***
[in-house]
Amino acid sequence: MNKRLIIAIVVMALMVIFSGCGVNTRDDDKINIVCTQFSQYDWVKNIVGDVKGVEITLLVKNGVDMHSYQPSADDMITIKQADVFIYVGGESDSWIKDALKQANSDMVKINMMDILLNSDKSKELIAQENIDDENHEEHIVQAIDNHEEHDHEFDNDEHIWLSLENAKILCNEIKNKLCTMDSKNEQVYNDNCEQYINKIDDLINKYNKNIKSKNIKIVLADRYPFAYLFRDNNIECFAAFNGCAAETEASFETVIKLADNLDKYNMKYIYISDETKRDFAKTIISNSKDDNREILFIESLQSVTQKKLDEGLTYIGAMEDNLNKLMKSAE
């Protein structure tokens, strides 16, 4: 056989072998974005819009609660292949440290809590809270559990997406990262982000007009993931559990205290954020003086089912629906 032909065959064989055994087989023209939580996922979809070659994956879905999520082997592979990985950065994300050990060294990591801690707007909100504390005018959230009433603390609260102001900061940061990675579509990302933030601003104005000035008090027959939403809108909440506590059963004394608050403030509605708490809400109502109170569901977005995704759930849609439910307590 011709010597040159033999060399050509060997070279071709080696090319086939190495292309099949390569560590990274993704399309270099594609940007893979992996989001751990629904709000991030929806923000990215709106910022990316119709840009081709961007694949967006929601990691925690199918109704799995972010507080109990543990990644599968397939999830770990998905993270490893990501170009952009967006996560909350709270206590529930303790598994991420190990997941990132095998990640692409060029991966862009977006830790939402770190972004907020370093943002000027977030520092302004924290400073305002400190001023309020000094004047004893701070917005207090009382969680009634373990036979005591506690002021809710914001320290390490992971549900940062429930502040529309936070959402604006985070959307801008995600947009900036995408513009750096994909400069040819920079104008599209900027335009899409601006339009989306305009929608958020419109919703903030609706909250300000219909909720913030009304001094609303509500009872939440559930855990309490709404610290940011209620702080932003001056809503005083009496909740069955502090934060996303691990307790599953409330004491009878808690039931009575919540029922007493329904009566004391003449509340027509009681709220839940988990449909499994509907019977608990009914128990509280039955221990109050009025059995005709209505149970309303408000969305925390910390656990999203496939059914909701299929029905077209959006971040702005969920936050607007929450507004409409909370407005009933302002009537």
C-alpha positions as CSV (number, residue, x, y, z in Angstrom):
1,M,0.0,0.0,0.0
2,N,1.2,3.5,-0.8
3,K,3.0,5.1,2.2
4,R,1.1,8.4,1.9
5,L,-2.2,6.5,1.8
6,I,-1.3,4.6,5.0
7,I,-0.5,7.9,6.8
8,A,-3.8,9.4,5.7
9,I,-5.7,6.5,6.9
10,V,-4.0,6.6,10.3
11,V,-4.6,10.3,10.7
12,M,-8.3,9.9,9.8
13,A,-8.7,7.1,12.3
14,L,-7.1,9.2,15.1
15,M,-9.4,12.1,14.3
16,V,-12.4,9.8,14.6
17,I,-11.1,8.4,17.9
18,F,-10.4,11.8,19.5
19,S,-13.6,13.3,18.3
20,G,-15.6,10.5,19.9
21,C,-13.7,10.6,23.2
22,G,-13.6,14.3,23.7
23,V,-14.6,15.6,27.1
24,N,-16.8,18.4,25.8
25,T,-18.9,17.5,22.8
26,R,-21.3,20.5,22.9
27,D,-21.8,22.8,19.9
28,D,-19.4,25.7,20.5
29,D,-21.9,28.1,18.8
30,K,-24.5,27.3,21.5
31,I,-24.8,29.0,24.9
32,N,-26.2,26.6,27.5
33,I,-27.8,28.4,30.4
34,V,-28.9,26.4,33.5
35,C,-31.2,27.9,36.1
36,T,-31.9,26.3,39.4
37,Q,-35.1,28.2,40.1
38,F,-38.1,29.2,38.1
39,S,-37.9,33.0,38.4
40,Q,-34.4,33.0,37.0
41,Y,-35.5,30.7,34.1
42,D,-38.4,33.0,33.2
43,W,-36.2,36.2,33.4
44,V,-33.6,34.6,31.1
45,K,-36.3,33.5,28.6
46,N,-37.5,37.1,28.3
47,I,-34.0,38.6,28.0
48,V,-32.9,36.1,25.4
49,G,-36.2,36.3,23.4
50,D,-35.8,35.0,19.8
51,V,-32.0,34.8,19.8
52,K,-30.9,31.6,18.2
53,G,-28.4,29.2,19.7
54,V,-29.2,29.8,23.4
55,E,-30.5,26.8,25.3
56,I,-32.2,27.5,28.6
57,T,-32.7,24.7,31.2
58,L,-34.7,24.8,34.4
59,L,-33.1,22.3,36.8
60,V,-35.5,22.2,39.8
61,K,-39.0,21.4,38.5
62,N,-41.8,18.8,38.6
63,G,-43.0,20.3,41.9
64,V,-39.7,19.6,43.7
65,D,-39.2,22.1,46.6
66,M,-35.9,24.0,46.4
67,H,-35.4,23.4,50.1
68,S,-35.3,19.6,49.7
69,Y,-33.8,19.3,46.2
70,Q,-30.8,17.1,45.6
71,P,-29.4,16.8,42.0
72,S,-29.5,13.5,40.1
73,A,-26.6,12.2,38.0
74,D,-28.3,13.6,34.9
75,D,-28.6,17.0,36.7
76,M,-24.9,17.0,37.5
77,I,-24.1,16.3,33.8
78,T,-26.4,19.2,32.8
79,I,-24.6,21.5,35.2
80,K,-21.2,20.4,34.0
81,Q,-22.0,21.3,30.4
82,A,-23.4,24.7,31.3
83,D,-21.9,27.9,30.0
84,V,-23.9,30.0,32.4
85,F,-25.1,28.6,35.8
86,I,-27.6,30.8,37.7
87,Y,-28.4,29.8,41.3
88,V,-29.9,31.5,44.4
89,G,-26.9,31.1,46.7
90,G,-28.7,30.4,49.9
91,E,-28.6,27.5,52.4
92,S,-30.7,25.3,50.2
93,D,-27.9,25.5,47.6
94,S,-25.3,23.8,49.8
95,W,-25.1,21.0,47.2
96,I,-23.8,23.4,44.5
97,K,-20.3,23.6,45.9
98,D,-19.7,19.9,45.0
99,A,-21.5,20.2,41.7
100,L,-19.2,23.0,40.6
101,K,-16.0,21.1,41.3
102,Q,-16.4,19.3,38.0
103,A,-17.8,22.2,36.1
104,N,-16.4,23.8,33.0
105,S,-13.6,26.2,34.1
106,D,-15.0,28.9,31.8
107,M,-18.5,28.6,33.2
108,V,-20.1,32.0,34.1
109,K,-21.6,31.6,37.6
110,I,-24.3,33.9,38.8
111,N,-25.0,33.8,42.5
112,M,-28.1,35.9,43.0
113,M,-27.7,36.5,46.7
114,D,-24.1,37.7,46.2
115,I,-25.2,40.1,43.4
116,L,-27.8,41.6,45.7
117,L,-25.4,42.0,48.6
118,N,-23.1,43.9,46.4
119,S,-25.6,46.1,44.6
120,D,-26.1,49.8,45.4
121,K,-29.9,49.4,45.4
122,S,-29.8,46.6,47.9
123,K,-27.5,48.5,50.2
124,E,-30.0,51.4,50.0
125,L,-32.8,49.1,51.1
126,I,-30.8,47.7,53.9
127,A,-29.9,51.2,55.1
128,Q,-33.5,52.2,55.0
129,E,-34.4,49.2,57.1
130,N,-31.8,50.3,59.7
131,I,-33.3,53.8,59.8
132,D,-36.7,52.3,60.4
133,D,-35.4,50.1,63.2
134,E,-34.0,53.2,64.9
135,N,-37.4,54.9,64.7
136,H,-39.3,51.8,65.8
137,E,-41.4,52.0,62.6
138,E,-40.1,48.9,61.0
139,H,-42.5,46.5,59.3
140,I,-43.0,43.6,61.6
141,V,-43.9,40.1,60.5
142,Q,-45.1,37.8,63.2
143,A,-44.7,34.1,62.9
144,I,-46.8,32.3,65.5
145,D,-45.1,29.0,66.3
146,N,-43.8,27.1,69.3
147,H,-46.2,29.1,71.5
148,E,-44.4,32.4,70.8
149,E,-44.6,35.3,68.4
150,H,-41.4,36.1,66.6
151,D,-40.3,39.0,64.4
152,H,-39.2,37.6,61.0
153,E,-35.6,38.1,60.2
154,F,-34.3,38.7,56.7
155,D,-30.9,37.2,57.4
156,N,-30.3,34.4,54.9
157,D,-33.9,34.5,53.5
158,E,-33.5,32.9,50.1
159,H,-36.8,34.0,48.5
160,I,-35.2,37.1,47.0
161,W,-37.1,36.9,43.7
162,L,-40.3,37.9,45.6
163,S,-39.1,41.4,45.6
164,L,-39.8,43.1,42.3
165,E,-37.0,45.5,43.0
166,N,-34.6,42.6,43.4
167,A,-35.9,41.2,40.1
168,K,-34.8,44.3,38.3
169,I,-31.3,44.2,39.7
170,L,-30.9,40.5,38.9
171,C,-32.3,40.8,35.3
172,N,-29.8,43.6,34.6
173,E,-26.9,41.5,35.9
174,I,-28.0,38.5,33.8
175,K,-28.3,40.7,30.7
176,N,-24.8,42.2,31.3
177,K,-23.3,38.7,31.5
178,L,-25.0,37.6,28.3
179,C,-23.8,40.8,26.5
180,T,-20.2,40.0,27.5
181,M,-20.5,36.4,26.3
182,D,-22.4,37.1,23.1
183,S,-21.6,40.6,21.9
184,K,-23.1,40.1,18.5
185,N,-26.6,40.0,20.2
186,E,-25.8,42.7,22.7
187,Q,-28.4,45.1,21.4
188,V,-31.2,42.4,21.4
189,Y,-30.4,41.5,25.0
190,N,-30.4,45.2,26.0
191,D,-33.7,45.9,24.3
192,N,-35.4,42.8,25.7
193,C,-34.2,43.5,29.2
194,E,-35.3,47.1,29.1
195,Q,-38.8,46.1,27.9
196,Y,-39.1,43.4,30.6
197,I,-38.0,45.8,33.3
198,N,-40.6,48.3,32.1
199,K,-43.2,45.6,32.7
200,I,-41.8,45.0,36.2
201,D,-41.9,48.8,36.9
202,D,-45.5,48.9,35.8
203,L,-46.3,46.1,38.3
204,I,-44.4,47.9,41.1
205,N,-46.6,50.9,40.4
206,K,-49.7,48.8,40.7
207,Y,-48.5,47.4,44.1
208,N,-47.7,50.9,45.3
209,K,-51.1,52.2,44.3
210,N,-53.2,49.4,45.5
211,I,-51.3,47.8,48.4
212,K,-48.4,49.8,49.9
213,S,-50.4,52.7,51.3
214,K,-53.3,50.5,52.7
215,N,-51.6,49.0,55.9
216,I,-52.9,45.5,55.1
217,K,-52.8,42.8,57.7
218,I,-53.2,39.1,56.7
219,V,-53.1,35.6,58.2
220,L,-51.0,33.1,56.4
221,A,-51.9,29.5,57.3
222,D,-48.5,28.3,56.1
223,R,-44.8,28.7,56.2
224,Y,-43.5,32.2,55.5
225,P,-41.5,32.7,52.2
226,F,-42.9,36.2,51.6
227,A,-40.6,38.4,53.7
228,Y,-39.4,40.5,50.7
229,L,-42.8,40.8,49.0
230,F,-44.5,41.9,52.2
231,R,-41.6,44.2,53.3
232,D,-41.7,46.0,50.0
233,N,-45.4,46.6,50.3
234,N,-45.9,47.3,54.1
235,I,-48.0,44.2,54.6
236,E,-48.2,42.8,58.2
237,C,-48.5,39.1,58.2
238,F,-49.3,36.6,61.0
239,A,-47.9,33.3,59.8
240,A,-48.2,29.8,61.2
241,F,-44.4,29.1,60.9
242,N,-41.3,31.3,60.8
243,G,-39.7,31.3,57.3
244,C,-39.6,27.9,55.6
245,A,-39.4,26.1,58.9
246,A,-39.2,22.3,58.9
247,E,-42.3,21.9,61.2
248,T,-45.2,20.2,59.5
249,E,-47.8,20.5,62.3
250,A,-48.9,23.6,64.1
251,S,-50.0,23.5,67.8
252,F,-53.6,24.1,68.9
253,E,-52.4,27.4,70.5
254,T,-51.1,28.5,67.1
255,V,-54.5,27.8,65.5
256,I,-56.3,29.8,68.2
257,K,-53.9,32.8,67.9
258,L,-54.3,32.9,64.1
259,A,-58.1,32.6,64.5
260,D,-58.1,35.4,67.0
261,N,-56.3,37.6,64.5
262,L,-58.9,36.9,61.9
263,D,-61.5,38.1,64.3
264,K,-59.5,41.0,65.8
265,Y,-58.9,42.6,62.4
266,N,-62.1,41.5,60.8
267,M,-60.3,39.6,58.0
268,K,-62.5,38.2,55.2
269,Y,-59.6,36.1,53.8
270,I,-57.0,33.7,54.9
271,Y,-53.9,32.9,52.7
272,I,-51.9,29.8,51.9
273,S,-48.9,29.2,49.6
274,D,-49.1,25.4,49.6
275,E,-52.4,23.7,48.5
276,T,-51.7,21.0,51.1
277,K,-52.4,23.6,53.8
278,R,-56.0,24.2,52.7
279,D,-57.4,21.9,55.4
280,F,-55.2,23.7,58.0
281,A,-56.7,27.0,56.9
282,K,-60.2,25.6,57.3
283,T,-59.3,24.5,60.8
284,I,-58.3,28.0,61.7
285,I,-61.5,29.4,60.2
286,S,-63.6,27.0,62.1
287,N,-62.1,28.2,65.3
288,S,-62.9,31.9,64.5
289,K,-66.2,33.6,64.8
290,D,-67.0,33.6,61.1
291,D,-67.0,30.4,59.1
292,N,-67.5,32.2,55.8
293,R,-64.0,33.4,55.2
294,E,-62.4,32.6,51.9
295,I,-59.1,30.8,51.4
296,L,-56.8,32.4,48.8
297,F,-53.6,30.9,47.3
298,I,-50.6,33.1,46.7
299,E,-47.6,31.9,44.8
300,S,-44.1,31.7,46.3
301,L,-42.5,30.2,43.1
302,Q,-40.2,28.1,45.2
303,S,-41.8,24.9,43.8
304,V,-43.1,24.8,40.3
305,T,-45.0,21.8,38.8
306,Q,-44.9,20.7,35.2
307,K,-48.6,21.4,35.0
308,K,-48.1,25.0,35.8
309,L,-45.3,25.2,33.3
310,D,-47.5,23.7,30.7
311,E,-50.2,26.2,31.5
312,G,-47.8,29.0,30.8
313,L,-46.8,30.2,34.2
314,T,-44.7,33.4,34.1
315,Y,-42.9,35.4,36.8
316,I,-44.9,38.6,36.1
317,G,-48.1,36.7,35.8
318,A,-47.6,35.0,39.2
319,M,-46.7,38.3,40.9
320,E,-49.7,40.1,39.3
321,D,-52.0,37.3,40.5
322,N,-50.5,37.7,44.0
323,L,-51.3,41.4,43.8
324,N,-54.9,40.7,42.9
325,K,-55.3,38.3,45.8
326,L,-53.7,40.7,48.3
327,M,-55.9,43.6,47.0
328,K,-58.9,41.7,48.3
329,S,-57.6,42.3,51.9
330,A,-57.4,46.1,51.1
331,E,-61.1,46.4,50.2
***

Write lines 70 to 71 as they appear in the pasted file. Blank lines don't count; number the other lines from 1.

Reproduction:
66,M,-35.9,24.0,46.4
67,H,-35.4,23.4,50.1